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Greg Abate: The World Can Sleep Better

Rob Mariani By

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Only about 10 minutes late for a lunchtime interview with saxophonist Greg Abate, driving up to the restaurant he's clearly visible, standing by the door looking at his watch and scanning the parking lot with a slightly anxious expression on his face. Unlike some of the other famous and infamous players of bebop and jazz, Abate is very punctual. It's a habit he's picked up through the years of playing the music he loves and managing an often dauntingly complicated career touring the world. Abate is one of today's definitive bebop players, respected by audiences and musicians alike. As such, he works venues from concert stages and stadiums to small, out-of-the-way clubs in foreign countries. Sometimes he puts together a quartet or quintet of his favorite musicians for specific gigs, and other times he simply shows up at a gig and works with the musicians that have been provided.

Abate is one of the most respected jazz players of his ilk. He plays a lot of gigs around New England and in his home state, Rhode Island. And what has always been impressive about him is that, unlike so many other talented jazz players, he only plays his kind of music. Classic bebop jazz. He doesn't play very many weddings or dances, but even when he does, he only plays bebop—tunes and solos right out of the classic Charlie Parker lexicon—complex, high energy melody lines.

Despite his refusal to play more popular music, like R&B or hard rock, Abate has made a good living, raised three kids, and maintained a comfortable household in rural Coventry, Rhode Island.

His first love continues to be the alto sax. As a twelve year-old in an era when most kids his age were into The Beatles and the Rolling Stones, Abate was captivated by the serene, lyrical alto playing of saxophonist Paul Desmond, the late pianist Dave Brubeck's jazz partner of many years. That influence might not be easily recognized from the high energy, complex way he plays today, but it was Desmond's creative command of the instrument that first attracted him.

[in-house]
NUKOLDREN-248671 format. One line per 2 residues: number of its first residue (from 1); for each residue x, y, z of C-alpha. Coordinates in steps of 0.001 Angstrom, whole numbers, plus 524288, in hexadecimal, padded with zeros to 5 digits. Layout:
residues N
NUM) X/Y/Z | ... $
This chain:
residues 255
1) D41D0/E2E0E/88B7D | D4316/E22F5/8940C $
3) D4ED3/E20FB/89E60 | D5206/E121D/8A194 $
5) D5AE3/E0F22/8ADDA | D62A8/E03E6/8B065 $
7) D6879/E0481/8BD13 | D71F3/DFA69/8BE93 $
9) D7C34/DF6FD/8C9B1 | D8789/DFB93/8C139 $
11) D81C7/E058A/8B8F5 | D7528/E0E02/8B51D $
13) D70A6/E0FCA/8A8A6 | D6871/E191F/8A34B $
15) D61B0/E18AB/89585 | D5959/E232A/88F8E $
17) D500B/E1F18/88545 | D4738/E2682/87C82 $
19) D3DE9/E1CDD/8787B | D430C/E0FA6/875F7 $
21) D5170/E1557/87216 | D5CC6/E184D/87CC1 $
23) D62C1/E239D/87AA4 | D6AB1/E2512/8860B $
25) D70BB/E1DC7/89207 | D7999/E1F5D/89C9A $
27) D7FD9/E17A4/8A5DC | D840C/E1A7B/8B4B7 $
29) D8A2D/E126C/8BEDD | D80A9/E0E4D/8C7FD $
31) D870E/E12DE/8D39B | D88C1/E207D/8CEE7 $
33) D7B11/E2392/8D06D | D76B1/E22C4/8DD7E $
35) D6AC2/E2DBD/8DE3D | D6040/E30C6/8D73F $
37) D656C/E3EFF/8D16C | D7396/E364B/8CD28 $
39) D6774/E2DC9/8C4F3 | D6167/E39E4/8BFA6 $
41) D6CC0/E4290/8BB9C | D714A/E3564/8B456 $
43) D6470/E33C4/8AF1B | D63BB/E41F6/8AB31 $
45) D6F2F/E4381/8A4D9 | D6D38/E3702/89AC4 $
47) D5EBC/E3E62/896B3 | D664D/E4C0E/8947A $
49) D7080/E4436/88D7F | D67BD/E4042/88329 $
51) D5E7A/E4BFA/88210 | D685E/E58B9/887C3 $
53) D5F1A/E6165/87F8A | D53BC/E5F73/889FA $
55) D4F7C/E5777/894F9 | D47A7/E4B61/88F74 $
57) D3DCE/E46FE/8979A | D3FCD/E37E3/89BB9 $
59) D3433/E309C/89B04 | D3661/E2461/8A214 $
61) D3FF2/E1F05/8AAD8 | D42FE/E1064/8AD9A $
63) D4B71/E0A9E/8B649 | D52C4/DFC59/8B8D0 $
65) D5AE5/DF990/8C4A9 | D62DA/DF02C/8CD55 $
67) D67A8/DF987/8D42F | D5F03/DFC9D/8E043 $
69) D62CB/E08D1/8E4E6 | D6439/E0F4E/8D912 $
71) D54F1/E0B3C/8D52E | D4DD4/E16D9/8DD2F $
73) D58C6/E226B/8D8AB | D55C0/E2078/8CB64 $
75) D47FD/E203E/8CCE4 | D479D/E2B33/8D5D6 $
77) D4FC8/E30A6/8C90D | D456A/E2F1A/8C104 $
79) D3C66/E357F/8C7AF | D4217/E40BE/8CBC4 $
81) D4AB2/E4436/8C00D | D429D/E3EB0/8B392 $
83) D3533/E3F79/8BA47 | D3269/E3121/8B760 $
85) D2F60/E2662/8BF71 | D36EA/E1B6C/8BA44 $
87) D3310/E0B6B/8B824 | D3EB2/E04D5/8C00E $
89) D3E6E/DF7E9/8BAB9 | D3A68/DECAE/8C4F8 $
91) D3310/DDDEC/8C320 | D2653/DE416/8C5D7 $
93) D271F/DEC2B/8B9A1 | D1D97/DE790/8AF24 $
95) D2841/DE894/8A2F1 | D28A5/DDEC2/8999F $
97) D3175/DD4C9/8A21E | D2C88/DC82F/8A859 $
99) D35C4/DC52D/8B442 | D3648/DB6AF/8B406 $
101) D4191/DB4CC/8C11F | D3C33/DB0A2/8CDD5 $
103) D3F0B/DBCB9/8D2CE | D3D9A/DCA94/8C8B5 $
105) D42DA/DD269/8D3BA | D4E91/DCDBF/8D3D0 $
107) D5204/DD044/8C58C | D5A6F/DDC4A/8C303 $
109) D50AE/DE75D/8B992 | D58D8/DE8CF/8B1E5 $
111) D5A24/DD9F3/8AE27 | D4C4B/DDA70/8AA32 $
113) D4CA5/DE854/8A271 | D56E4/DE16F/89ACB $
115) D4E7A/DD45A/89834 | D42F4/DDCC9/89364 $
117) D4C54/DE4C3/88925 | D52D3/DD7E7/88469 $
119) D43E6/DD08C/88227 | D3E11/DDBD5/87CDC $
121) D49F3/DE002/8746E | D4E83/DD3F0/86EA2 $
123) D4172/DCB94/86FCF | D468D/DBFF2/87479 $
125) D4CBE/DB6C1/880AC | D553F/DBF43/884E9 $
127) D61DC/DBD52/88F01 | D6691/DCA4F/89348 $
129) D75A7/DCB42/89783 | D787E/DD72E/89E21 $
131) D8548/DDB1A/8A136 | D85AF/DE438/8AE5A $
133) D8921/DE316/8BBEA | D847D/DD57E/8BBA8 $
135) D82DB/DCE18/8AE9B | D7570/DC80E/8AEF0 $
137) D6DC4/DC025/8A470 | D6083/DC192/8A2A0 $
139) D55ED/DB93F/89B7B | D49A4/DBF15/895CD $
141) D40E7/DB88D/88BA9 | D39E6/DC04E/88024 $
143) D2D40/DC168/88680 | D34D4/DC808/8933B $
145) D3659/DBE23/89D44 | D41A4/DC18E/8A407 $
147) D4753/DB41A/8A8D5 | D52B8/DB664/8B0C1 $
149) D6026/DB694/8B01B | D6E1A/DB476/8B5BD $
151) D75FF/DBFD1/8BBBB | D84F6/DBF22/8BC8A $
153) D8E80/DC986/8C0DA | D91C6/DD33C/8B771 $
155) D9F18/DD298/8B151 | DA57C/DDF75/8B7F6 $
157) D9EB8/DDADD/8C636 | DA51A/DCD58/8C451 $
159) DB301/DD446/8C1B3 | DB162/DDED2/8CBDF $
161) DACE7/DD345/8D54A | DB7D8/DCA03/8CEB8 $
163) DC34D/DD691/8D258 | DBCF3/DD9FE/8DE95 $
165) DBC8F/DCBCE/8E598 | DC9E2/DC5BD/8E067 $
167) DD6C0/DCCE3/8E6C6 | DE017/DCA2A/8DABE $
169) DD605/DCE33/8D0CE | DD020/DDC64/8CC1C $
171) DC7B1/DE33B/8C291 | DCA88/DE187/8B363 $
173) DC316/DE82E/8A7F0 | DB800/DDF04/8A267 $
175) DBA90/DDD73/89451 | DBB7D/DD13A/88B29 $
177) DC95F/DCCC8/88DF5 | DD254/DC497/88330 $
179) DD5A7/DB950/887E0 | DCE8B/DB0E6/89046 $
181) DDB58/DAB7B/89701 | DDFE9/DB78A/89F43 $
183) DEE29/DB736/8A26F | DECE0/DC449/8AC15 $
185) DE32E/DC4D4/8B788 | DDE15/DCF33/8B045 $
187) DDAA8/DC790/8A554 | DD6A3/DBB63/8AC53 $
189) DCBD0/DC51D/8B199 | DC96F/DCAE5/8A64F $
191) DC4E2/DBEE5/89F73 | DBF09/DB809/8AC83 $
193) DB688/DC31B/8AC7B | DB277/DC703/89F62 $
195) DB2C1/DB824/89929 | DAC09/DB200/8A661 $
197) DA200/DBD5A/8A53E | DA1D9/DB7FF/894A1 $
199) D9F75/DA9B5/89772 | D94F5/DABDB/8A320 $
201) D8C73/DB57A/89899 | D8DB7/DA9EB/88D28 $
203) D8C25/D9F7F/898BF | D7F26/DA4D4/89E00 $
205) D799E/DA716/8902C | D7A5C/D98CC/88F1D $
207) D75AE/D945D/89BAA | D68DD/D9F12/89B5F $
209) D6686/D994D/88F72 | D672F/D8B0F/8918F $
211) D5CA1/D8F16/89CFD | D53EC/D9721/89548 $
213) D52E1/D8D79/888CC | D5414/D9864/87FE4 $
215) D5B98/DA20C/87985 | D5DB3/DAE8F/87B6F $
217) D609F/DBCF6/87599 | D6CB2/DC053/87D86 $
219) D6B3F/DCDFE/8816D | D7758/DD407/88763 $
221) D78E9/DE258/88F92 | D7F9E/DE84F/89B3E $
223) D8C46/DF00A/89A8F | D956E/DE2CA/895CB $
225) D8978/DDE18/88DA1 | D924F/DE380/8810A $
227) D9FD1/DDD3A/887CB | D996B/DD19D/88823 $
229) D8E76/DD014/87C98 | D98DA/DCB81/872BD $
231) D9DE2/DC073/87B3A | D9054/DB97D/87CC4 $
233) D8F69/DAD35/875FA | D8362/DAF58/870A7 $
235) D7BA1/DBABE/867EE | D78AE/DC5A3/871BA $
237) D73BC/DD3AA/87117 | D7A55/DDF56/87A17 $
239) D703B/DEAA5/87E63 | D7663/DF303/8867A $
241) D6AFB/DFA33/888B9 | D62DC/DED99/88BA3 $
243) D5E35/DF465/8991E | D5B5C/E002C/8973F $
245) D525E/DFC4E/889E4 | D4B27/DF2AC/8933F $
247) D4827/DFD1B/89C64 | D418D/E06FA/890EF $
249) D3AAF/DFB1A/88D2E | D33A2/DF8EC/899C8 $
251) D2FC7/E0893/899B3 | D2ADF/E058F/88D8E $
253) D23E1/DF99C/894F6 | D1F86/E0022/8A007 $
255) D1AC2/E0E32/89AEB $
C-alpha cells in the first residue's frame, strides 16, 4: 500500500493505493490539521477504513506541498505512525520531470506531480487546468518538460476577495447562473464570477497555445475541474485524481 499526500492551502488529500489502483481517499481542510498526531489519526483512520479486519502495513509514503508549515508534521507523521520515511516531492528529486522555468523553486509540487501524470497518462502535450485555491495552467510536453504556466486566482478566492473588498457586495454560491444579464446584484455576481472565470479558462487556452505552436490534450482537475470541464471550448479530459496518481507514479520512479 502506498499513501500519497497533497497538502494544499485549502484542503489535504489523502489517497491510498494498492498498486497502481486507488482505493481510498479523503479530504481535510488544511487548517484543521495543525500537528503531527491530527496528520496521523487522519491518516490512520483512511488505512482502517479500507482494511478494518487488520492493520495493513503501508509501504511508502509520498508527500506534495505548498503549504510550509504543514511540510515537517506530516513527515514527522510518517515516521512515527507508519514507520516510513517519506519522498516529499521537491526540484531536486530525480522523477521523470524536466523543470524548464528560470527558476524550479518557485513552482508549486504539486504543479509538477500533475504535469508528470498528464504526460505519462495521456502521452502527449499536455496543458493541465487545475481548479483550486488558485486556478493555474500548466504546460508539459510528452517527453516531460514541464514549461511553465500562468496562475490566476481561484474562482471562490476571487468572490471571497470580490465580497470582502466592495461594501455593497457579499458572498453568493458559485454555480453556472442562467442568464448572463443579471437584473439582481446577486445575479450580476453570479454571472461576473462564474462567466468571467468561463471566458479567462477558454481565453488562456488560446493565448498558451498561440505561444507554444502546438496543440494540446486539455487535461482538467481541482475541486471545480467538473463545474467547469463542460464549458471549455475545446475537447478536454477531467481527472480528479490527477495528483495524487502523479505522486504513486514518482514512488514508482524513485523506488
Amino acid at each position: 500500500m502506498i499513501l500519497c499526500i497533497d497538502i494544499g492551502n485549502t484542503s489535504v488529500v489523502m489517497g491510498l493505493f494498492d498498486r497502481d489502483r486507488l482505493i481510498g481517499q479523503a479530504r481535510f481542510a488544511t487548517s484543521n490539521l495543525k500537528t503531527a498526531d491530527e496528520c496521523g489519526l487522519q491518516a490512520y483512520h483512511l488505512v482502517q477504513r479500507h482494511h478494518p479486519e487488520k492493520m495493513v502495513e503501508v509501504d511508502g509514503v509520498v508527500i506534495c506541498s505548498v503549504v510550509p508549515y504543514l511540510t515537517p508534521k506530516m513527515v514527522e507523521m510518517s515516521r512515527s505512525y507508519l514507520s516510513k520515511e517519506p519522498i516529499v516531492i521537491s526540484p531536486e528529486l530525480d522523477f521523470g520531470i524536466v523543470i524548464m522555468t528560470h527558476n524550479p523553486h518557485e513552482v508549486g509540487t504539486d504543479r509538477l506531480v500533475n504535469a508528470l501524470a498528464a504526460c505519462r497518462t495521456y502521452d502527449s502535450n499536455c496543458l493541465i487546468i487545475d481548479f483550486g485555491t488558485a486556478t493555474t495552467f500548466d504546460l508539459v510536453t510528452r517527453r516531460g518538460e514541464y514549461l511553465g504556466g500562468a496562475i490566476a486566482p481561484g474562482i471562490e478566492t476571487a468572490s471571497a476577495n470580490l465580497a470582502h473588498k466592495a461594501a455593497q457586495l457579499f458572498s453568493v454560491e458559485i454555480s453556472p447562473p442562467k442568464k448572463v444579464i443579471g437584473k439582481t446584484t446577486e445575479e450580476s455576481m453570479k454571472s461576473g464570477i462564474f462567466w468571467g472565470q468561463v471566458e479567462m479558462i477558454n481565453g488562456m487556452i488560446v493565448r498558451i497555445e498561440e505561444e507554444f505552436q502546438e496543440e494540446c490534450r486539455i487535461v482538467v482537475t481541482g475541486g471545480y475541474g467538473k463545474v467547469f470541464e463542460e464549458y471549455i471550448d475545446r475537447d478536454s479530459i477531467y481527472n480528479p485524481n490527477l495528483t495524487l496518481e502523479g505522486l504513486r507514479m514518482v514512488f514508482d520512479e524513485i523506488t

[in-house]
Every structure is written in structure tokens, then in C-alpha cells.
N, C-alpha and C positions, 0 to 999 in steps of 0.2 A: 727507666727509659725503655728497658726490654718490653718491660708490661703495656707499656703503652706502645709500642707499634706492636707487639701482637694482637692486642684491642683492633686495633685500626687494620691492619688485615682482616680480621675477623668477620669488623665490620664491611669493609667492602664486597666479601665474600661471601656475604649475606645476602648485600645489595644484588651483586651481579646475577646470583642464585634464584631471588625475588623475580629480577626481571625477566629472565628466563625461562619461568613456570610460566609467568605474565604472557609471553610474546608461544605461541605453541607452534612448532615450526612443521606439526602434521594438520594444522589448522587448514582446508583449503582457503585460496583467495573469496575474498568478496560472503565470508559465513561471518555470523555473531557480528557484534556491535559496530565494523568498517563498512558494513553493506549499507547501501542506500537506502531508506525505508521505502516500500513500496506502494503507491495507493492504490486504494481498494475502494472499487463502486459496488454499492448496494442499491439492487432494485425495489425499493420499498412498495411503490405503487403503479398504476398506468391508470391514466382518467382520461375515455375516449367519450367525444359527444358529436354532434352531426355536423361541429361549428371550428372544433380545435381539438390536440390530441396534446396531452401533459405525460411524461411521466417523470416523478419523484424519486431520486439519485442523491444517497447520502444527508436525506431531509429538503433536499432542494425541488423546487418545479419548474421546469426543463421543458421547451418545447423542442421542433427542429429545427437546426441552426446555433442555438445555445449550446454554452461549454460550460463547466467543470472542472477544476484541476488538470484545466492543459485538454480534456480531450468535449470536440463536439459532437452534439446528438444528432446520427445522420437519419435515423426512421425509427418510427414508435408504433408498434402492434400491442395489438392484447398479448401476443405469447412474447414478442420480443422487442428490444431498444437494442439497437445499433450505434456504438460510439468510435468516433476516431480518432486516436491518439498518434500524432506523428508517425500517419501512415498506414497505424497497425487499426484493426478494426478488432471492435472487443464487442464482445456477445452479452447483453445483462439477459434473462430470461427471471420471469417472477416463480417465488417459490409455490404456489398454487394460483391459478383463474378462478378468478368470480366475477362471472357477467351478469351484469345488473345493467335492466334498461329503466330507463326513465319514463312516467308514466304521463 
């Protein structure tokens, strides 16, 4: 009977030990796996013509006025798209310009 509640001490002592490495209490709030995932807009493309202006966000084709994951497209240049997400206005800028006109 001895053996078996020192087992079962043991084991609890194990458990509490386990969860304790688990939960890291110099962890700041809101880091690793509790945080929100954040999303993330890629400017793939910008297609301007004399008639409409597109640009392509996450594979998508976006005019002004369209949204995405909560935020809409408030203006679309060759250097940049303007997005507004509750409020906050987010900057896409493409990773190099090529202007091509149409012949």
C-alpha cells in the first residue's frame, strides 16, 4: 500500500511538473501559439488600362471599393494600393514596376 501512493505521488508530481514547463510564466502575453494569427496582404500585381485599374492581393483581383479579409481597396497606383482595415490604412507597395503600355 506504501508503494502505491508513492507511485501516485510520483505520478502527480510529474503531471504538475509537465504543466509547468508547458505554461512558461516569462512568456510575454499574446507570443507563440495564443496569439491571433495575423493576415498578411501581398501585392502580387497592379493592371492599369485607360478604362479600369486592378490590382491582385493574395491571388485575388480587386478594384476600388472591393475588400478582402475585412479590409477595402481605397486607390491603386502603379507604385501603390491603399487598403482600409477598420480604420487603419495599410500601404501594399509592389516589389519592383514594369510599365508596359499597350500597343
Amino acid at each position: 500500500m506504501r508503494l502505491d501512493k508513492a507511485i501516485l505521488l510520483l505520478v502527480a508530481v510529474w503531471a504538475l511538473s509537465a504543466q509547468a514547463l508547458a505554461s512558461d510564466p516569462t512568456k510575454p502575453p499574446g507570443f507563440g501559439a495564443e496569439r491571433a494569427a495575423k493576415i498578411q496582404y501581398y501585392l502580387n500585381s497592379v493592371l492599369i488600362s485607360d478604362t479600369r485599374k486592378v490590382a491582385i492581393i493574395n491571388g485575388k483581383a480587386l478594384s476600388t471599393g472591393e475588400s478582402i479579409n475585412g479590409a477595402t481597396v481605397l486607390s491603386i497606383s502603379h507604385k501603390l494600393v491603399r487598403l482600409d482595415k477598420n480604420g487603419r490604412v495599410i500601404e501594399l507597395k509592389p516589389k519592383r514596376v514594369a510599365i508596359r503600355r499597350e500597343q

Greg Abate is almost always working. After graduating from The Berklee College of Music, he spent two years as lead alto player with pianist/singer Ray Charles and his Orchestra, touring the USA and just about every Western European country, as well as Japan.

He also worked and traveled with the Artie Shaw Orchestra, directed by New Englander, Dick Johnson, another of New England's most respected alto sax players. He's sat in with vibraphonist Lionel Hampton's small group at concerts in Moscow, Idaho, and played with such other famed jazz stars as saxophonists James Moody and Paquito D'Rivera. He has also added his bebop talents to such well-known vocalists as Rosemary Clooney, Mel Torme and Tony Bennett.

To date, Abate has recorded over 15 albums as leader, one of which, Evolution(1201, 2002), was nominated for a Grammy in four categories in 2002.

Currently, he is an adjunct professor of Jazz Studies at Rhode Island College and is also a very active jazz clinician. As a co-sponsor with the Conn-Selmer Instrument Co., he conducts workshops and master classes throughout the U.S. and abroad.

Greg Abate Quintet with Phil WoodsBack here at home, Abate works with local legend Duke Bellair's Jazz Orchestra, playing straight-ahead jazz every Monday night at Bovi's Tavern in East Providence. Today his favorite groove continues to be playing sax with smaller groups where he can trade musical ideas with jazz stars like guitarist Herb Ellis and classic jazz pianist Kenny Barron.

Recently, Abate recorded a new CD with one of the all-time great stars of the alto sax, and one of his long-time idols, Phil Woods. It's safe to say that just about every jazz saxophonist since the '60s has been inspired by Woods' inventive bebop style. On this recording, Abate plays baritone, tenor and flute as well as his signature alto saxophone. He and Woods are like two trees growing gracefully out of the same roots. Their time feeling, their phrasing and their interplay with the rhythm section makes for a seamless combination— two musicians who share the same roots. "In my opinion," says Abate on his CD's liner notes, "Phil Woods has been the premier alto player for many decades. To actually play together was a fabulous experience."

Woods responds with equal admiration: "I sleep a lot better knowing there are alto players like Greg Abate."


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